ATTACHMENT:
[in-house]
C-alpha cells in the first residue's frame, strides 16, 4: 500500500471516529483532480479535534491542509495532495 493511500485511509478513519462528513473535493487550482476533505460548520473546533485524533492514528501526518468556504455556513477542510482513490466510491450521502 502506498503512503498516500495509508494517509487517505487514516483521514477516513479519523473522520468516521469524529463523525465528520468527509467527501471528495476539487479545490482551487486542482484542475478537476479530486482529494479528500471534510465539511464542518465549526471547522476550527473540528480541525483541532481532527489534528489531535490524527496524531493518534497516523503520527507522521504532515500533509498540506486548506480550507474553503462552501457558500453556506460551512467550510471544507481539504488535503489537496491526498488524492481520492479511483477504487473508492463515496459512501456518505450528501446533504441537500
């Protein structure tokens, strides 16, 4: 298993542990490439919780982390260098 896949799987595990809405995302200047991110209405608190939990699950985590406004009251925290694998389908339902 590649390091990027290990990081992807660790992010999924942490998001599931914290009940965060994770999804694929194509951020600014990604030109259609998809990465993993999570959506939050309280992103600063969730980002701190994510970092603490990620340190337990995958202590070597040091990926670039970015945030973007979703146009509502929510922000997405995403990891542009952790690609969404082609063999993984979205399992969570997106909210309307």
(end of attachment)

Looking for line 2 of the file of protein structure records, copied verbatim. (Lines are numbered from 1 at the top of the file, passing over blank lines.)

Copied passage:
C-alpha cells in the first residue's frame, strides 16, 4: 500500500471516529483532480479535534491542509495532495 493511500485511509478513519462528513473535493487550482476533505460548520473546533485524533492514528501526518468556504455556513477542510482513490466510491450521502 502506498503512503498516500495509508494517509487517505487514516483521514477516513479519523473522520468516521469524529463523525465528520468527509467527501471528495476539487479545490482551487486542482484542475478537476479530486482529494479528500471534510465539511464542518465549526471547522476550527473540528480541525483541532481532527489534528489531535490524527496524531493518534497516523503520527507522521504532515500533509498540506486548506480550507474553503462552501457558500453556506460551512467550510471544507481539504488535503489537496491526498488524492481520492479511483477504487473508492463515496459512501456518505450528501446533504441537500